Paul Dailing of 1,001 Chicago Afternoons (1001chicago.com) hosts a reading of essays, poetry, and fiction about neighborhoods around Chicago, with Megan Stielstra (Once I Was Cool), Alexai Galaviz-Budziszewski (Painted Cities), Oni Woods (Speed Limit 55), Kush Thompson (A Church Beneath the Bulldozer), and Dan Campana (Wrigley Field: 100 Stories for 100 Years). Stielstra teaches creative writing at Columbia College and is Literary Director at 2nd Story. Dailing is the creator of 1,001 Chicago Afternoons, a website telling a new, true story of Chicago life three times a week, and the winner of a 2013 Peter Lisagor Award for Exemplary Journalism.
Chicago After Dark
Chicago-area college students read from a new collection of their stories, published by the Chicago Center for Literature and Photography. The event includes readings by Caitlin Enos, Eric Houghton, Maggie McGovern, Nicole Montalvo, Phallon Perry, Lauren Silverman, and Megan Shattuck.
Ana Castillo and Cristina Henríquez in Conversation
Ana Castillo (the new novel Give It to Me and the 20th anniversary edition of Massacre of the Dreamers: Essays on Xicanisma) and Cristina Henríquez (The Book of Unknown Americans) discuss their books and common themes of diversity and immigration. Castillo is a celebrated poet, novelist, short story writer, essayist, editor, playwright, translator, and independent scholar. Henríquez is the author of The World In Half and Come Together, Fall Apart. Her new book was named the best novel of 2014 by Amazon’s editors.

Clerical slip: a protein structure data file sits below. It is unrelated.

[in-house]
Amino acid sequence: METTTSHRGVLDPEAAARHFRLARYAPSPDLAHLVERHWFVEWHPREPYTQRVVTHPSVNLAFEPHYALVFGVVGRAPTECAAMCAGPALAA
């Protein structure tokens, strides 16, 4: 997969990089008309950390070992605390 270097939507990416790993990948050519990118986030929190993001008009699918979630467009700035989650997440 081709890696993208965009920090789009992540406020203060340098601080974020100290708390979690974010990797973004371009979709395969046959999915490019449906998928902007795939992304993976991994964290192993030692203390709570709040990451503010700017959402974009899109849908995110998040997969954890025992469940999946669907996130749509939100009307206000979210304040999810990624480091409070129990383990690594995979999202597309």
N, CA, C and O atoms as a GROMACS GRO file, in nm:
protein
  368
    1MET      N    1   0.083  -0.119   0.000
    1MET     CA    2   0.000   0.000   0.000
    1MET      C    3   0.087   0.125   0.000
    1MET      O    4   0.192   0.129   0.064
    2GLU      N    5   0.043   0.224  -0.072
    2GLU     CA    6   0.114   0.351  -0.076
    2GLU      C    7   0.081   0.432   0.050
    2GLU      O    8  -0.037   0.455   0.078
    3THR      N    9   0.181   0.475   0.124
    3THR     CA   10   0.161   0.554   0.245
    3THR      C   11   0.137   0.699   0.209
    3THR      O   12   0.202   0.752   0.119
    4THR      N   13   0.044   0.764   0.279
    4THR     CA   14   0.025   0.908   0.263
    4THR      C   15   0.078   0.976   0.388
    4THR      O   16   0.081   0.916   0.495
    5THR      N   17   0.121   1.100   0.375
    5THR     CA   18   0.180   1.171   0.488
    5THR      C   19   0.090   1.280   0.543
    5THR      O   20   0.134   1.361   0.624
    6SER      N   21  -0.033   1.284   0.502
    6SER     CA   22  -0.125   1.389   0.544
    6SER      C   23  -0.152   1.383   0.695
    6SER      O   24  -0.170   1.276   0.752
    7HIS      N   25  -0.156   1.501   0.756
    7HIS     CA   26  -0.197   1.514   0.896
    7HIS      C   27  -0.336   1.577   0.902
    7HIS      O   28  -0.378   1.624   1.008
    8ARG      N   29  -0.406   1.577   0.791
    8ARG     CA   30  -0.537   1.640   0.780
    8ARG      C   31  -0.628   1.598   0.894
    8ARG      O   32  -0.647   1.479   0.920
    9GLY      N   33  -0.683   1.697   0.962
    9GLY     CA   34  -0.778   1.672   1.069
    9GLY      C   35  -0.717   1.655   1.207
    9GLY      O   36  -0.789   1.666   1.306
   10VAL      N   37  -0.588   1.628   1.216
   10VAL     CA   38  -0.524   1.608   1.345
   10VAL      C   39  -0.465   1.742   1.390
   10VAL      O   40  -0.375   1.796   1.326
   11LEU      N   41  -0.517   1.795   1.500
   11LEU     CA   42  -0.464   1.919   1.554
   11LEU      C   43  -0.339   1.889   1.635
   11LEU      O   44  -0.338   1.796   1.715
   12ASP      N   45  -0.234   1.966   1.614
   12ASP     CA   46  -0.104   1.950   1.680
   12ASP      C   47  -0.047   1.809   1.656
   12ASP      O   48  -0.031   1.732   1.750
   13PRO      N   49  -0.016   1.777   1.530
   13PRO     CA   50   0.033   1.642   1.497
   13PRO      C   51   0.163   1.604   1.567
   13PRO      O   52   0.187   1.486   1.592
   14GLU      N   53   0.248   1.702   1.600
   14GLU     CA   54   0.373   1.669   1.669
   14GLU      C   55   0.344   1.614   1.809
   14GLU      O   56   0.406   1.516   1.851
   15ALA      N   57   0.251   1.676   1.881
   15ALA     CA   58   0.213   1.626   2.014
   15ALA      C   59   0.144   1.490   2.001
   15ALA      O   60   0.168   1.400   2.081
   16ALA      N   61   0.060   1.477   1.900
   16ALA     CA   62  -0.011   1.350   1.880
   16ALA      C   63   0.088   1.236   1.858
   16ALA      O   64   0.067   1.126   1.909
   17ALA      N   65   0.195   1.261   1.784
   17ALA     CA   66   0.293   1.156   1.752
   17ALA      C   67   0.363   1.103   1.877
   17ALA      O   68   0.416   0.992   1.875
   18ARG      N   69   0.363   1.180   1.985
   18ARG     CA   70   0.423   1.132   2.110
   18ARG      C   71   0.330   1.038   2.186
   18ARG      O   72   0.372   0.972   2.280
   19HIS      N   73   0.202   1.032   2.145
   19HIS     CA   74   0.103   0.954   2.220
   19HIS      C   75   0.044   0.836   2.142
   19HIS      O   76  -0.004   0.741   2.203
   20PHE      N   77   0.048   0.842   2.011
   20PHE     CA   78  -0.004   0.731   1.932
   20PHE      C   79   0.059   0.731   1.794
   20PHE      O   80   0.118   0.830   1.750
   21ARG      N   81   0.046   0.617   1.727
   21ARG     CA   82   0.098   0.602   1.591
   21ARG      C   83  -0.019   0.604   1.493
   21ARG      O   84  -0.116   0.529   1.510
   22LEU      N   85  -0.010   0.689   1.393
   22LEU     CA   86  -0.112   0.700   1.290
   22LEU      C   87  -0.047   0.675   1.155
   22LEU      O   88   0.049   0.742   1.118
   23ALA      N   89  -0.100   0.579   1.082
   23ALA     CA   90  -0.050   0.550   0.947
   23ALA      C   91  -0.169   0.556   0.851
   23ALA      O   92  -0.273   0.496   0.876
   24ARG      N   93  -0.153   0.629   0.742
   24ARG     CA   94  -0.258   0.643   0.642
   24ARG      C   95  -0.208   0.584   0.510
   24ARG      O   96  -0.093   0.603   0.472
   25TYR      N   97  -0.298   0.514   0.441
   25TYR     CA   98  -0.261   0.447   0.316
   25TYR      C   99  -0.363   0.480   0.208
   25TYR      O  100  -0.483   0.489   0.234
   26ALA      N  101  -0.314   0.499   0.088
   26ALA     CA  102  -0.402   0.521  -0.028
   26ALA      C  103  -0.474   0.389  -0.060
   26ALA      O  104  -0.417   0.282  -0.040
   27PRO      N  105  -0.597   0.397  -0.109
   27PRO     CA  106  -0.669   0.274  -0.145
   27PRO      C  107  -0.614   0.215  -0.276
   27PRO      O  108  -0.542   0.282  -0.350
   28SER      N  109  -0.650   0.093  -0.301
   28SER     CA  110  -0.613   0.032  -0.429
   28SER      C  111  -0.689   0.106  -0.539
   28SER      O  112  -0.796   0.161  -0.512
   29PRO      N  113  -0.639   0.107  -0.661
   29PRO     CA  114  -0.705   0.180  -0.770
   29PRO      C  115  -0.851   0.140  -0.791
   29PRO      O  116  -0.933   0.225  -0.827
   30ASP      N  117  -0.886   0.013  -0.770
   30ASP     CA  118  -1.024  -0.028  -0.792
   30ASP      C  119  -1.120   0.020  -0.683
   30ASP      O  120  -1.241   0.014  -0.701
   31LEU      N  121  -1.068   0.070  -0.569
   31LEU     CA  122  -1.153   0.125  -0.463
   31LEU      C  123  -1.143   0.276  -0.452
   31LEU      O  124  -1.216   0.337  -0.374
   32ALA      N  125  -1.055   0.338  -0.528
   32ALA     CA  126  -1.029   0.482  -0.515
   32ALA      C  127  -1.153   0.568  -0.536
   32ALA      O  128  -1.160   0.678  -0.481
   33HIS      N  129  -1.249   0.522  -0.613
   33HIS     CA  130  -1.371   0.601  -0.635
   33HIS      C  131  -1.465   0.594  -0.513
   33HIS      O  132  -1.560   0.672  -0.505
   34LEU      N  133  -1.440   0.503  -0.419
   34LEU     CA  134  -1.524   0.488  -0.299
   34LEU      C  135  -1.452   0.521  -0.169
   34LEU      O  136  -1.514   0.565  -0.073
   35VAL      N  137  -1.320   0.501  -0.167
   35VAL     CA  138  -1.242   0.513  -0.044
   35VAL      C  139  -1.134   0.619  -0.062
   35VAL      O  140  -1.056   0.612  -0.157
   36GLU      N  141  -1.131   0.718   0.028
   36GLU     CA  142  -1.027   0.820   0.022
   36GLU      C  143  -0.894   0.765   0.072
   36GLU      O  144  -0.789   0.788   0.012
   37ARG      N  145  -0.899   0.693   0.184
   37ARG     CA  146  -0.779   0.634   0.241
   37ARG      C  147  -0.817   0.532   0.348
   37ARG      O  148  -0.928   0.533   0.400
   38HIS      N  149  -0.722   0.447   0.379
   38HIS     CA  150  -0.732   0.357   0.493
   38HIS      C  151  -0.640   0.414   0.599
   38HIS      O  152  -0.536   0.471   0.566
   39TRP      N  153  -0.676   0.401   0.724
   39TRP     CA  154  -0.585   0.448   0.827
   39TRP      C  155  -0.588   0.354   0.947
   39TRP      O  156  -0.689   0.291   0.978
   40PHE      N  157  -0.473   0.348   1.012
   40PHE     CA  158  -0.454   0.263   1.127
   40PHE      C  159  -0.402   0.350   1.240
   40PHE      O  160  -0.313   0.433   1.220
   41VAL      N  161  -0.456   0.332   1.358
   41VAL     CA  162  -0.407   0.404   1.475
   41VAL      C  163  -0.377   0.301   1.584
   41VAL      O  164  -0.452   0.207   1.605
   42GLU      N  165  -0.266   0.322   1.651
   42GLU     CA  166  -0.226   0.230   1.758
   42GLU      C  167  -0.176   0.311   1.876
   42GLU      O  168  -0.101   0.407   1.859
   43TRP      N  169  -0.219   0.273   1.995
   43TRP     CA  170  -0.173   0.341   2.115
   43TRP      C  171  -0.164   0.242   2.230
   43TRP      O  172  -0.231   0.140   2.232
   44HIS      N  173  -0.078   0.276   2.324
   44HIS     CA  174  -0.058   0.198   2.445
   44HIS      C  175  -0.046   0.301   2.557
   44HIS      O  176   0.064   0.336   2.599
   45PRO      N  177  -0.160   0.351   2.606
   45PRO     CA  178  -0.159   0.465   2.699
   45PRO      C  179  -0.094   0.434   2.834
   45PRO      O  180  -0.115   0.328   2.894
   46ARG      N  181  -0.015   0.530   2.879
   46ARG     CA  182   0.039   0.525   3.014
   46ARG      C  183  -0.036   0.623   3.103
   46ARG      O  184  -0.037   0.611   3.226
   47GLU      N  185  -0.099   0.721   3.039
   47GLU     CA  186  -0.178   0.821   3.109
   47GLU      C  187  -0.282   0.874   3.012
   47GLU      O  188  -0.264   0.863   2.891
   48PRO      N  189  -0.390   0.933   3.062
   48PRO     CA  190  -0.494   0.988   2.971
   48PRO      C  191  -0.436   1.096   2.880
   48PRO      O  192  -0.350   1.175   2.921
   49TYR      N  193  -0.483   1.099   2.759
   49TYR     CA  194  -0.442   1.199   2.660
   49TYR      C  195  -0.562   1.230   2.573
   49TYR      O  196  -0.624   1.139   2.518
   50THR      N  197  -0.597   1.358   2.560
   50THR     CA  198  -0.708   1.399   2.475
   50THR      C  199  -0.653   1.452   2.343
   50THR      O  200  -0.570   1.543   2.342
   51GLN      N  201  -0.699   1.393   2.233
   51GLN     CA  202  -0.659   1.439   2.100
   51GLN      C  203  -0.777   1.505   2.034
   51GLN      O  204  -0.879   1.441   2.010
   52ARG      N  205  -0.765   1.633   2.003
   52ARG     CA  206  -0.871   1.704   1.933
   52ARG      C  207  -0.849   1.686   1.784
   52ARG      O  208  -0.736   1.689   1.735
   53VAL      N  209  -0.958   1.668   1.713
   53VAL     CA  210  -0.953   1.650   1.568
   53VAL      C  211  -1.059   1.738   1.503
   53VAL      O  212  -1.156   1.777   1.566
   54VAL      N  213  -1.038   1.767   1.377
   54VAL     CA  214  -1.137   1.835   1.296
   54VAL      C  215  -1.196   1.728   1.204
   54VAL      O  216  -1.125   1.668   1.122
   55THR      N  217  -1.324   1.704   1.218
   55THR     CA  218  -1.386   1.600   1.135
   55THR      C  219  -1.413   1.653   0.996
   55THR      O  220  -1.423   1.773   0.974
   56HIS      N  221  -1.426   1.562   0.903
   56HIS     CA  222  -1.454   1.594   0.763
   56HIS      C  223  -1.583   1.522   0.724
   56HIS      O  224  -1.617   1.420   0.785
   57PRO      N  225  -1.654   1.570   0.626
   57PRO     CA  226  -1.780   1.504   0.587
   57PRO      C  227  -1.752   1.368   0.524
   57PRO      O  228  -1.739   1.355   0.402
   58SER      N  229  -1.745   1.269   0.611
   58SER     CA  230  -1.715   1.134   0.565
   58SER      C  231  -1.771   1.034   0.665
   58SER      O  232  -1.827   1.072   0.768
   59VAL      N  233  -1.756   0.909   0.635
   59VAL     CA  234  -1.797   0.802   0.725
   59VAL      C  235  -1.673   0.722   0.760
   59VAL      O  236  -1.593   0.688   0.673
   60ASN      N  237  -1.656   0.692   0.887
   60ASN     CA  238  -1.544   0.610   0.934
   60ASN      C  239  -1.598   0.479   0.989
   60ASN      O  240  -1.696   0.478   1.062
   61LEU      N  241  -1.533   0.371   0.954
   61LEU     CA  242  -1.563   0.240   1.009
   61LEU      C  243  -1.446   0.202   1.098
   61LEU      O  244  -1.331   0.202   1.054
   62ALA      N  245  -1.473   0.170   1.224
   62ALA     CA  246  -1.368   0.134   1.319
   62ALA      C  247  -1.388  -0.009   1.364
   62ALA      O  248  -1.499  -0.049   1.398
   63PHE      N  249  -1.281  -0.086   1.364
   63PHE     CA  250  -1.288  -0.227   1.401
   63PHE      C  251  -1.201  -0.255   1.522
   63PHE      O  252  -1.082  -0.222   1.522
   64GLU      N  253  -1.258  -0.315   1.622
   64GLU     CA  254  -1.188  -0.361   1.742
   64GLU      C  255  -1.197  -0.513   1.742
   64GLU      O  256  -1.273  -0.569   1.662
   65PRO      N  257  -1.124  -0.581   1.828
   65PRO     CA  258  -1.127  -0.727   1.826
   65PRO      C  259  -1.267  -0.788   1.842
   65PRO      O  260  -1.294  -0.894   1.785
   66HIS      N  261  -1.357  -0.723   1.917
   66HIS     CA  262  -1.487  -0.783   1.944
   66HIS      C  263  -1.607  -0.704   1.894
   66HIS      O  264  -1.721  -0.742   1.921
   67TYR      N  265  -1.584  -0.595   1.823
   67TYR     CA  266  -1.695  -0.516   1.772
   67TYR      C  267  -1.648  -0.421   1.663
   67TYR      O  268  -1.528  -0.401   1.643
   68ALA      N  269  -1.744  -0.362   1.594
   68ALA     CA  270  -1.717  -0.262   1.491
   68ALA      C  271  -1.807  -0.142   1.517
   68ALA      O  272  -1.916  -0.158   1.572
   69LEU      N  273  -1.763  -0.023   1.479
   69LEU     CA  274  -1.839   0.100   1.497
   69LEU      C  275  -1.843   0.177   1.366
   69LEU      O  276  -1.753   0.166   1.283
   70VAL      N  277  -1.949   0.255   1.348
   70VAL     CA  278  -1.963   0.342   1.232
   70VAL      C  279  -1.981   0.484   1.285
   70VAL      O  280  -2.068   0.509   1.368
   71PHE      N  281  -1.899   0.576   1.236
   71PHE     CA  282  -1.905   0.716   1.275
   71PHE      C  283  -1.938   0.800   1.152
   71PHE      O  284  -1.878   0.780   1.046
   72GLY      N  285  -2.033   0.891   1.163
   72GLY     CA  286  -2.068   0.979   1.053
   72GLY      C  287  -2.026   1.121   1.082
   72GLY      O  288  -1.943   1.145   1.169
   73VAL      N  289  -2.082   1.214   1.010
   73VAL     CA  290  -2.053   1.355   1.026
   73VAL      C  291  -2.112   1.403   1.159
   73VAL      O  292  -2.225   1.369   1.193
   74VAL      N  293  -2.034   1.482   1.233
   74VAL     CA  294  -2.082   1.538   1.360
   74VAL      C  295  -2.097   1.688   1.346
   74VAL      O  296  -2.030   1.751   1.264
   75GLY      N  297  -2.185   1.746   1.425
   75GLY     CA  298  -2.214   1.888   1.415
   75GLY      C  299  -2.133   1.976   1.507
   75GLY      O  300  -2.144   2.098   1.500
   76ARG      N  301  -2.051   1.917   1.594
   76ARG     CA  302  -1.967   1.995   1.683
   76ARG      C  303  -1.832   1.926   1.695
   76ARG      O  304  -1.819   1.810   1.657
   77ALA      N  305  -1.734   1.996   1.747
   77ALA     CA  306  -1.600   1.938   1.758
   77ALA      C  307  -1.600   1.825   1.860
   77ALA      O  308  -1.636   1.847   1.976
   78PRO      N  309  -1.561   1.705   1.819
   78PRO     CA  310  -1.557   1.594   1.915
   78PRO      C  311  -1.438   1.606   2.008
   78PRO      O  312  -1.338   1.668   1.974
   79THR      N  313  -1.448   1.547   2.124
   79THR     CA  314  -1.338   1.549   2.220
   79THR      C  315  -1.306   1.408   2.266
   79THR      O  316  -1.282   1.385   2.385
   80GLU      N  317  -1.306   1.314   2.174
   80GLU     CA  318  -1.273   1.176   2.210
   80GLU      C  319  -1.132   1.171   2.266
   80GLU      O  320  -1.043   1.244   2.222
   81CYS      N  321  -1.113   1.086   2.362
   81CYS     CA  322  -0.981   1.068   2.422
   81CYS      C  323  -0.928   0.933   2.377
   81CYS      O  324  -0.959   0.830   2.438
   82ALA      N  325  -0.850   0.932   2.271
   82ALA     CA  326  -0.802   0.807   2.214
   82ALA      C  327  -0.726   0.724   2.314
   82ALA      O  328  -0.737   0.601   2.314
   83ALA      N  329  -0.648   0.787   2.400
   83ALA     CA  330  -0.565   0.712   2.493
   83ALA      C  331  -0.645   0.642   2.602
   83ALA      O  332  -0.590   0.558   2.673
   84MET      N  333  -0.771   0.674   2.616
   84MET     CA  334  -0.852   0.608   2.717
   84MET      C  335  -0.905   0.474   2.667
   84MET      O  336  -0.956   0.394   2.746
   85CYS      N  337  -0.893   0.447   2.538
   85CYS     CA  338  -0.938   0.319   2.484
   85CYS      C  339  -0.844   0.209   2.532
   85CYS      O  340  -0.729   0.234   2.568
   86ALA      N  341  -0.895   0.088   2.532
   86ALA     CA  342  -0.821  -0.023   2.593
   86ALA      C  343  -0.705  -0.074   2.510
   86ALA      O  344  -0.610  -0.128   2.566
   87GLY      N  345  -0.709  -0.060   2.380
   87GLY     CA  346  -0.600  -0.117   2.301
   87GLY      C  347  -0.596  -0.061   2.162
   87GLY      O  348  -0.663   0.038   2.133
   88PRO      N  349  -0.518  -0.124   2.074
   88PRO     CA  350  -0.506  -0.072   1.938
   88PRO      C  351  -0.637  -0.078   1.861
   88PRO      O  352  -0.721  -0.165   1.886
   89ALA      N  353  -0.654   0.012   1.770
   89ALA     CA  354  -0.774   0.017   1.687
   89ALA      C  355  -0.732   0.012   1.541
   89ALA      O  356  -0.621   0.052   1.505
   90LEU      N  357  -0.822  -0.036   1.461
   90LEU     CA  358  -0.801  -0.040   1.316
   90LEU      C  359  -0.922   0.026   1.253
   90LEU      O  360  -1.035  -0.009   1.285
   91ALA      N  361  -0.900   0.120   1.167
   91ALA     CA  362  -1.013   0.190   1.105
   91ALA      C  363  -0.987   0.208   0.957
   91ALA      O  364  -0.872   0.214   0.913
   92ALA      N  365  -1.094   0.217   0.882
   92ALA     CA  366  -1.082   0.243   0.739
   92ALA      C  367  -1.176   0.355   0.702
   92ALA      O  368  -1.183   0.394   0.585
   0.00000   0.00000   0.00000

(Film Row Cinema)
Local mystery writers dish about writing in the Windy City, with Frances McNamara (Death at Chinatown), Patricia Skalka (Death Stalks Door County), Lori Rader-Day (The Black Hour), Michael Harvey (The Innocence Game), and Raymond Benson (The Black Stiletto: Endings and Beginnings). McNamara is the author of the Emily Cabot Mysteries series and a librarian at the University of Chicago. Harvey is the author of the Michael Kelly mystery series and owner of The Hidden Shamrock. Benson is the author of the Black Stiletto series, six original 007 novels, and The James Bond Bedside Companion.
The Marble Room Reading Series
Timothy Moore hosts this special edition of the popular reading series, including poetry by Joshua Young, Chris Green, Eugenia Leigh, and Evan Kleekamp. Green teaches at DePaul and is the author of The Sky Over Walgreens, Epiphany School, and Résumé. Leigh is the Poetry Editor of Kartika Review and author of Blood, Sparrows and Sparrows. Kleekamp is an MFA candidate at Columbia College. Young is Associate Director of Creative Writing at Columbia, editor-in-chief at The Lettered Streets Press, and author of four collections, including The Holy Ghost People.